# Compound pulley tension question

• sailsinthesun
In summary: Ahh, just solved it. Thanks for all of your help. T1=T2=T3=Mg/2 and since T4=T1+T2+T3, T4=(3Mg)/2 and since F=T1, F=Mg/2
sailsinthesun
[SOLVED] Compound pulley tension question

## Homework Statement

An object of mass M is held in place by an applied force and a pulley system as shown in Figure P5.55. The pulleys are massless and frictionless.
http://img520.imageshack.us/img520/7840/p445fw5.th.gif
(a) Find the tension in each section of rope, T1, T2, T3, T4, andT5. (Answer in terms of M and g.)
(b) Find the magnitude of F.

## The Attempt at a Solution

The only thing I know is that T5=Mg. I'm trying to draw the a FBD for each pulley but I'm getting confused with relating T1, T2, T3, and T4 with Mg and F.

Last edited by a moderator:
sailsinthesun said:
The only thing I know is that T5=Mg. I'm trying to draw the a FBD for each pulley but I'm getting confused with relating T1, T2, T3, and T4 with Mg and F.
It's easier than it looks. The FBD for each pulley should be easy since the only forces on the pulleys are the string tensions.
Hint 1: The tension is the same throughout a continuous piece of rope (since the pulleys are massless and frictionless).
Hint 2: How does F relate to T1?

Doc Al said:
It's easier than it looks. The FBD for each pulley should be easy since the only forces on the pulleys are the string tensions.
Hint 1: The tension is the same throughout a continuous piece of rope (since the pulleys are massless and frictionless).
Hint 2: How does F relate to T1?

F-T1=0 so F=T1?

When I'm drawing the FBD for the top pulley, what would the downward force be? F?

sailsinthesun said:
F-T1=0 so F=T1?
Right!

When I'm drawing the FBD for the top pulley, what would the downward force be? F?
The downward force will equal the three tensions that pull on it.

Doc Al said:
Right!

The downward force will equal the three tensions that pull on it.

So the downward force would be T1+T2+T3? Meaning T4=T1+T2+T3? And how do I relate these tensions to M and g?

sailsinthesun said:
So the downward force would be T1+T2+T3? Meaning T4=T1+T2+T3?
Right.
And how do I relate these tensions to M and g?
By combining that with other equations you can come up with. What about the second pulley? And, especially, what about my hint #1?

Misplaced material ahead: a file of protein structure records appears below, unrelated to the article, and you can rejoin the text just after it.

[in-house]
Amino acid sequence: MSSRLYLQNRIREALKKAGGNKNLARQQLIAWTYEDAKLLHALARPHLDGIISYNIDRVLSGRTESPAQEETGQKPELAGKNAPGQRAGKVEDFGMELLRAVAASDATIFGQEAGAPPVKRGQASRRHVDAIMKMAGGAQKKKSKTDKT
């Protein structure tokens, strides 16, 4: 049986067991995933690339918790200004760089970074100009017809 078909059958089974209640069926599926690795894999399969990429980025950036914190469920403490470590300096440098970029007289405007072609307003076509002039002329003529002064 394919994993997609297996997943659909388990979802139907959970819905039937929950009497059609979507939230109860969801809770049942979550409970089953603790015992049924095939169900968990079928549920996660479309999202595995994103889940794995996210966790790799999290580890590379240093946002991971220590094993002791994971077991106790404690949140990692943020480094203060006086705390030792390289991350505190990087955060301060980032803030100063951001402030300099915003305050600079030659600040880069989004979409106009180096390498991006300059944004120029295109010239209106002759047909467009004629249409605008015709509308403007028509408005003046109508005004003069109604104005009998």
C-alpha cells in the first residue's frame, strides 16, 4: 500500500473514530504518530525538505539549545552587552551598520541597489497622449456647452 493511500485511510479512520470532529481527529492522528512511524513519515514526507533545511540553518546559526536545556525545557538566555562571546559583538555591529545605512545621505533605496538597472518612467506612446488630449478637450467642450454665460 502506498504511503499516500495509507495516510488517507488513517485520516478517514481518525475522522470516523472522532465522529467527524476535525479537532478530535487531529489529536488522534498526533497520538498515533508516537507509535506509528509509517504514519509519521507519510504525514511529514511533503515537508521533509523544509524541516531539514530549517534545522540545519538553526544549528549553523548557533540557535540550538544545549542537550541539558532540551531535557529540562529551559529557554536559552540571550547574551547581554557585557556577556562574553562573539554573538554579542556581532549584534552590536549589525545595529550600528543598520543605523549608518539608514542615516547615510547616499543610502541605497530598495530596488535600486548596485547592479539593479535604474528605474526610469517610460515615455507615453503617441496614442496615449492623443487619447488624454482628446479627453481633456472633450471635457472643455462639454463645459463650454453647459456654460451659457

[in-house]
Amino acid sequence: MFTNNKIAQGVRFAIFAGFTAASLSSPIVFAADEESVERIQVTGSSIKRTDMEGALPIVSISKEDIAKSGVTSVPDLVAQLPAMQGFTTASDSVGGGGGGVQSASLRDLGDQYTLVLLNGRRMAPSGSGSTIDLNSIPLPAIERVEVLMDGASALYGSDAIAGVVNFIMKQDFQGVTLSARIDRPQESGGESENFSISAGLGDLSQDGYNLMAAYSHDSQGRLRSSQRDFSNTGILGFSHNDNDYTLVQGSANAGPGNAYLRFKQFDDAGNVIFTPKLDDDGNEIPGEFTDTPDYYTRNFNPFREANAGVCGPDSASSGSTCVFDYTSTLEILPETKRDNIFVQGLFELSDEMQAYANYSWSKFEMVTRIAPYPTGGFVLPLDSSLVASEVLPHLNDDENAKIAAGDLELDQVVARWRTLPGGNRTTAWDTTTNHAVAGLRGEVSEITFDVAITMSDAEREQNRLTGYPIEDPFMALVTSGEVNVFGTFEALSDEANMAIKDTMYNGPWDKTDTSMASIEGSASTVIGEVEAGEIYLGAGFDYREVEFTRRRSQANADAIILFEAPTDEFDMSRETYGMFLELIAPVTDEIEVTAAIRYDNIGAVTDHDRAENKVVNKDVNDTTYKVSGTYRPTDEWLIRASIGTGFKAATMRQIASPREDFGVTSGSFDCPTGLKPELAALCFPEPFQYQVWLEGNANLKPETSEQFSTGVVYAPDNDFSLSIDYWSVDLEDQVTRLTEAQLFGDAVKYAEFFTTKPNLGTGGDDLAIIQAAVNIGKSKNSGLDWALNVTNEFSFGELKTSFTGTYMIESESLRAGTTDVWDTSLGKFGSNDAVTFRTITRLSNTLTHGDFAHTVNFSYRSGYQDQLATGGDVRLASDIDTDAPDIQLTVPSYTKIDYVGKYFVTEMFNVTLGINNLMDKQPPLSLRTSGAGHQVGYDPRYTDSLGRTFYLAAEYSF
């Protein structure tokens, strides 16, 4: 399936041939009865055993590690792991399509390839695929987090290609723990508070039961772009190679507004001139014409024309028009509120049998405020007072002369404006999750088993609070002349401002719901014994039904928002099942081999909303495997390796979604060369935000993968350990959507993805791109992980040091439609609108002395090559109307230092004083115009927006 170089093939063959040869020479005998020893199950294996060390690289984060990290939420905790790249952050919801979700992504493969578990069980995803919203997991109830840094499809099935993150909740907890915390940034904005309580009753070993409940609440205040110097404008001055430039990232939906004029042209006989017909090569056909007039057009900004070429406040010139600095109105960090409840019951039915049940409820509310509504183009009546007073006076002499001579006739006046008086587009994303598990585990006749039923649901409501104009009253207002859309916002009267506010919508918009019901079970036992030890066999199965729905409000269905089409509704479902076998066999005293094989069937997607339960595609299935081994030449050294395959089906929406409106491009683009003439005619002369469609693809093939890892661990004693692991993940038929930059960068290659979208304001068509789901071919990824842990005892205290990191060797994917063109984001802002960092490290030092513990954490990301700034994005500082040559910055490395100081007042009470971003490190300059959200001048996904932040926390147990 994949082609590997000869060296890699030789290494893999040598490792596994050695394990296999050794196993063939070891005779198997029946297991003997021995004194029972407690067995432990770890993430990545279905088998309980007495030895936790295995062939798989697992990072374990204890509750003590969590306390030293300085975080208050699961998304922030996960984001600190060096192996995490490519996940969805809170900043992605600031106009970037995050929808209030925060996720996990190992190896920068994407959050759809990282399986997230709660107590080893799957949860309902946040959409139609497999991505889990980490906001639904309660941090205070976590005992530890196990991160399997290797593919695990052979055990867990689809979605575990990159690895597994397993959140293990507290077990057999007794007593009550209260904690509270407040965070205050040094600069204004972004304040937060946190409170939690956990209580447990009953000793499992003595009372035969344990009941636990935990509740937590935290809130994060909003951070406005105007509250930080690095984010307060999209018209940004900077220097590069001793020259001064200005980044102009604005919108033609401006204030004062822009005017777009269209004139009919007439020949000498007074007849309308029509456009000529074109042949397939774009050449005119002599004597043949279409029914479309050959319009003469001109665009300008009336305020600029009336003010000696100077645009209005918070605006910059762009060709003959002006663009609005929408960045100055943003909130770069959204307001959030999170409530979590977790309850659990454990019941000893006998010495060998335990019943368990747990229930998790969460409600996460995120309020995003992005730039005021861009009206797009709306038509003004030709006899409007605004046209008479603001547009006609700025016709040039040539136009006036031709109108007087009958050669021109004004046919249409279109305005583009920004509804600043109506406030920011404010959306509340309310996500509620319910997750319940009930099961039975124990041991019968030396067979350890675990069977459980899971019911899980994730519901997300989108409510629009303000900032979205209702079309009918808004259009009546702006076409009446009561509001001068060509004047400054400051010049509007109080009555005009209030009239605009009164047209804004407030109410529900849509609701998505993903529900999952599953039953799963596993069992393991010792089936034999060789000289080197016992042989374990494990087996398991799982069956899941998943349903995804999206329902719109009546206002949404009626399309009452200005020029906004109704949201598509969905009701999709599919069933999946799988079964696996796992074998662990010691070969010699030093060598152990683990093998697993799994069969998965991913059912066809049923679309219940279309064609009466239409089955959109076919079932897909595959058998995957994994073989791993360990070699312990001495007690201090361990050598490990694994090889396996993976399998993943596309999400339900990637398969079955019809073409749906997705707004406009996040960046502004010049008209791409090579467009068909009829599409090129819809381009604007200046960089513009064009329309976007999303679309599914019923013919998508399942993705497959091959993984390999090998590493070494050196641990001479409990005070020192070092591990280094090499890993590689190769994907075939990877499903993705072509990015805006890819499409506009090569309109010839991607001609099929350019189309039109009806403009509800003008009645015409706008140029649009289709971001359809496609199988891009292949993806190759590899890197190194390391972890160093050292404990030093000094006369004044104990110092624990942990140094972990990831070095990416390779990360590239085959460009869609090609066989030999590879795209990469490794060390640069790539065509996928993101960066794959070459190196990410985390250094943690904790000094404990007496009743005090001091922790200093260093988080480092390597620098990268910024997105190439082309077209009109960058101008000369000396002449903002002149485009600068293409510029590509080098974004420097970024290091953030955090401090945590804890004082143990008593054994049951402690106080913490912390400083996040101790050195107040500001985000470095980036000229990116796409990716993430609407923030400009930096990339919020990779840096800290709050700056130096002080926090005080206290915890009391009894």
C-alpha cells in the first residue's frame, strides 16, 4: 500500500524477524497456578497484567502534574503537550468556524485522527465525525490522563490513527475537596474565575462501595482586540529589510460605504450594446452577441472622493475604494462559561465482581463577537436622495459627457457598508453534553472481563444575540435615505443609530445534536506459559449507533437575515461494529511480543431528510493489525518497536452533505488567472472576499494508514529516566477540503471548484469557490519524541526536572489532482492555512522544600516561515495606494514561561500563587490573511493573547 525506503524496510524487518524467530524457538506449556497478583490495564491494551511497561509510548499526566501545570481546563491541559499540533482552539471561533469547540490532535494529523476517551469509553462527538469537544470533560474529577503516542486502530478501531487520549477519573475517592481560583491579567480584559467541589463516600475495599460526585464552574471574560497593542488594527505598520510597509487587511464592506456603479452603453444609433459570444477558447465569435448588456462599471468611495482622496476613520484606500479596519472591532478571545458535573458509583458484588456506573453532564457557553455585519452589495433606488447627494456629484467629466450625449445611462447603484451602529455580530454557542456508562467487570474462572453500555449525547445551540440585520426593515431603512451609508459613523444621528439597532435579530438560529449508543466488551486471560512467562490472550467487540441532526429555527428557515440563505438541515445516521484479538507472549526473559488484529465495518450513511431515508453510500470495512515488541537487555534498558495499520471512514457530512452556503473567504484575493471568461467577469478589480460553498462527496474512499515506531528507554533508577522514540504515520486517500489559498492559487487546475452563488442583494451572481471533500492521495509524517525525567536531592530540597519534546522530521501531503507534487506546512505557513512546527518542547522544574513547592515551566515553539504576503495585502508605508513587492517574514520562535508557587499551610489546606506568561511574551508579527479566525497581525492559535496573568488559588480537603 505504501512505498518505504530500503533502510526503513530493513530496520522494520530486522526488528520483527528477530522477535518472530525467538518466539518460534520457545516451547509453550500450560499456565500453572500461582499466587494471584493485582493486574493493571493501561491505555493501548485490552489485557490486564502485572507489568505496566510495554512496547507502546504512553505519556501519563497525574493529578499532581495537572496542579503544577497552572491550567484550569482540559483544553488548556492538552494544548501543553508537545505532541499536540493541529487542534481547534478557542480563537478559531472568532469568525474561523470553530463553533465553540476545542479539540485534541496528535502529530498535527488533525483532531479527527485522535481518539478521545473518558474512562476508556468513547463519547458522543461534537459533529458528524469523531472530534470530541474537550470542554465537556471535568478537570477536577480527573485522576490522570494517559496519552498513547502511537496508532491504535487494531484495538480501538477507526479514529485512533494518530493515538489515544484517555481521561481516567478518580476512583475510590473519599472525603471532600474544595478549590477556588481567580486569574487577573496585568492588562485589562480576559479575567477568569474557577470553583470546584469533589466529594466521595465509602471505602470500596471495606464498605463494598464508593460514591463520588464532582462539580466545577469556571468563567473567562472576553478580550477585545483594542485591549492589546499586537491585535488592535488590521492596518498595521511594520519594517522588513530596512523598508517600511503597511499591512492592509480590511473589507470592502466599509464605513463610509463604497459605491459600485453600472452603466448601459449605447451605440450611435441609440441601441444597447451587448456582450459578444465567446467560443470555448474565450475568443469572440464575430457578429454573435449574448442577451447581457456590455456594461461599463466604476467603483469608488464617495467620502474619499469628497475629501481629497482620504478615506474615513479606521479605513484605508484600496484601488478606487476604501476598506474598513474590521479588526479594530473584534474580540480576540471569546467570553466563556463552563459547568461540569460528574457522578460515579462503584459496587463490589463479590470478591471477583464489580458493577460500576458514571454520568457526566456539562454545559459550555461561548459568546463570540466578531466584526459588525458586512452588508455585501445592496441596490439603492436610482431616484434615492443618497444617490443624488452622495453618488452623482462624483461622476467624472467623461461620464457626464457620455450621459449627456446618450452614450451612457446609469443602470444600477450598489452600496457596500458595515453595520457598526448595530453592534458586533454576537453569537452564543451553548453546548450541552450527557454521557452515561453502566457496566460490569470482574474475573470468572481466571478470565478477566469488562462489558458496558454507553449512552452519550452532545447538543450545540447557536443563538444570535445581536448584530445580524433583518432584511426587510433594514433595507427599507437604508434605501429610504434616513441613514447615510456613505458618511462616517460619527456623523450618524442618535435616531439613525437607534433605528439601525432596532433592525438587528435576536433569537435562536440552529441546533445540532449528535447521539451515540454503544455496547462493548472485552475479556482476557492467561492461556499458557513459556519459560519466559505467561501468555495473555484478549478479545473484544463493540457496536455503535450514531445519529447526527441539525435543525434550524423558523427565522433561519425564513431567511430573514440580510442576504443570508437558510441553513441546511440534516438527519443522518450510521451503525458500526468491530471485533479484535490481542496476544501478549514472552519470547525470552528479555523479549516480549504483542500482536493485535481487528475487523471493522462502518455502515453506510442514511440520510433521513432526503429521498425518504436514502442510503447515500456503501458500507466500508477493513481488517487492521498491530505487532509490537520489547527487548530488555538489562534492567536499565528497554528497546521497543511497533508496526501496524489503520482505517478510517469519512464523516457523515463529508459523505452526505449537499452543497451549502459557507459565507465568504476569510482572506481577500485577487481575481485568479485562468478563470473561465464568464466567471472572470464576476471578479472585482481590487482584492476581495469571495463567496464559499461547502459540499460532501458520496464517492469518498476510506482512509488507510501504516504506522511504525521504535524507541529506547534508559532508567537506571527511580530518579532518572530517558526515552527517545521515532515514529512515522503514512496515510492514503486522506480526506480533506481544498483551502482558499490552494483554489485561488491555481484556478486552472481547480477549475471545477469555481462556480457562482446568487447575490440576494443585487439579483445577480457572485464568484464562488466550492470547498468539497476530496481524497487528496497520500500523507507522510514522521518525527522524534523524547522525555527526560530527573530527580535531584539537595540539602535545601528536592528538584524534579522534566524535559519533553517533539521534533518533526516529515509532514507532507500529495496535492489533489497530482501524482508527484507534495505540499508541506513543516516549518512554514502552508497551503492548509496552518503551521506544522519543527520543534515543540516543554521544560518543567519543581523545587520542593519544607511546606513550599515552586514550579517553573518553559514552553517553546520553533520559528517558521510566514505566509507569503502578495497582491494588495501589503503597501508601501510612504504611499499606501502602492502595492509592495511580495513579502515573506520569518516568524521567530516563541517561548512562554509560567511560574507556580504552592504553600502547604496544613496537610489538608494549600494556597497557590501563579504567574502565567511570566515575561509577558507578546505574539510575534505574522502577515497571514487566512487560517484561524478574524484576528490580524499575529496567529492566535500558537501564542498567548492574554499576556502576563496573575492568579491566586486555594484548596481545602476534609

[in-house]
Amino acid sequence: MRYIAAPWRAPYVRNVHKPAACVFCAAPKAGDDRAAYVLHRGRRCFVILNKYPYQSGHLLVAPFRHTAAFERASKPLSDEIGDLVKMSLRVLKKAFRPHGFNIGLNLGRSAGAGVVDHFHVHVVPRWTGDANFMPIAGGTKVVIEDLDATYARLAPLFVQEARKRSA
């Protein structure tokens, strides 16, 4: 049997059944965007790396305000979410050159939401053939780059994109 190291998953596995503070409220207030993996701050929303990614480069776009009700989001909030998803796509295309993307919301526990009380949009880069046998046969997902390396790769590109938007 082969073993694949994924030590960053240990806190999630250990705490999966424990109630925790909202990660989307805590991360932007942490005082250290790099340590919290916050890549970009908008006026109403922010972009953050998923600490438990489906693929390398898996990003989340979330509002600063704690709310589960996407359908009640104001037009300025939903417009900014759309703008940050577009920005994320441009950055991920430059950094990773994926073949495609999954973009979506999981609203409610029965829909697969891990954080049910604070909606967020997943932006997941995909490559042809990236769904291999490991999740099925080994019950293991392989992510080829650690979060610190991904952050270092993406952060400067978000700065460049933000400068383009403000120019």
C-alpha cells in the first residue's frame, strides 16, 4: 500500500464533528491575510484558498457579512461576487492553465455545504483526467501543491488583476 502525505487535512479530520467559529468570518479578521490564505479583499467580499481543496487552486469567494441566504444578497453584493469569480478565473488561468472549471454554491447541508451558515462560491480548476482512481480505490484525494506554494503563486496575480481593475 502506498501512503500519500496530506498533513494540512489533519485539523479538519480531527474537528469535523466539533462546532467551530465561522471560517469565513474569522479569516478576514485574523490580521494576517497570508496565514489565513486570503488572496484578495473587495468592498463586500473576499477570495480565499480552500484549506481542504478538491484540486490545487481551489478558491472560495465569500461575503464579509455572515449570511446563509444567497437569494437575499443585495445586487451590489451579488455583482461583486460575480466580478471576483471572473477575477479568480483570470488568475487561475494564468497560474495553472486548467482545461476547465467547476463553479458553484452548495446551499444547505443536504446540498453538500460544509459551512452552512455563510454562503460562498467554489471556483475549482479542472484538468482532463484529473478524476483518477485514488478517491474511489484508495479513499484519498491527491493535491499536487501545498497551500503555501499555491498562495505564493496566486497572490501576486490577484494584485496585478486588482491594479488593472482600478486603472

Doc Al said:
Right.

By combining that with other equations you can come up with. What about the second pulley? And, especially, what about my hint #1?

Even if the rope goes through a pulley? So that means T1=T2=T3?

Ahh, just solved it. Thanks for all of your help. T1=T2=T3=Mg/2 and since T4=T1+T2+T3, T4=(3Mg)/2 and since F=T1, F=Mg/2

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Hey guys I have a problem I got wrong similar to this. The pulley set up is exactly the same, but the outside rope is pulled at an angle (60) and I was curious to see how the force changes with the angle. Don't get me wrong here, I know that to find the x component of the force it would be FCos(60) and the find the y component you would use FSin(60), but do you use 1/2MG as F even though its pulled at an angle? And furthermore, do you do you square Fx and Fy and then take the root of it to find the final F?

## 1. What is a compound pulley?

A compound pulley is a type of pulley system used to lift heavy objects by utilizing multiple pulleys in combination. It is made up of two or more pulleys, with the rope or cable passing through each one, allowing for a mechanical advantage to be gained.

## 2. How does a compound pulley work?

A compound pulley works by distributing the weight of the object being lifted across multiple pulleys, reducing the amount of force needed to lift it. As the rope or cable is pulled, the load is spread out and the weight is distributed equally among the pulleys.

## 3. What is the tension in a compound pulley system?

The tension in a compound pulley system refers to the amount of force being applied to the rope or cable used to lift the object. As the load is distributed across multiple pulleys, the tension in the rope or cable is reduced, making it easier to lift the object.

## 4. How is tension affected by the number of pulleys in a compound pulley system?

The number of pulleys in a compound pulley system affects the tension by reducing the amount of force needed to lift the object. As more pulleys are added, the tension in the rope or cable decreases, making it easier to lift heavier objects with less effort.

## 5. What is the mechanical advantage of a compound pulley system?

The mechanical advantage of a compound pulley system is the ratio of the output force (the weight being lifted) to the input force (the force applied to the rope or cable). In a compound pulley system, the mechanical advantage is equal to the number of pulleys used in the system.

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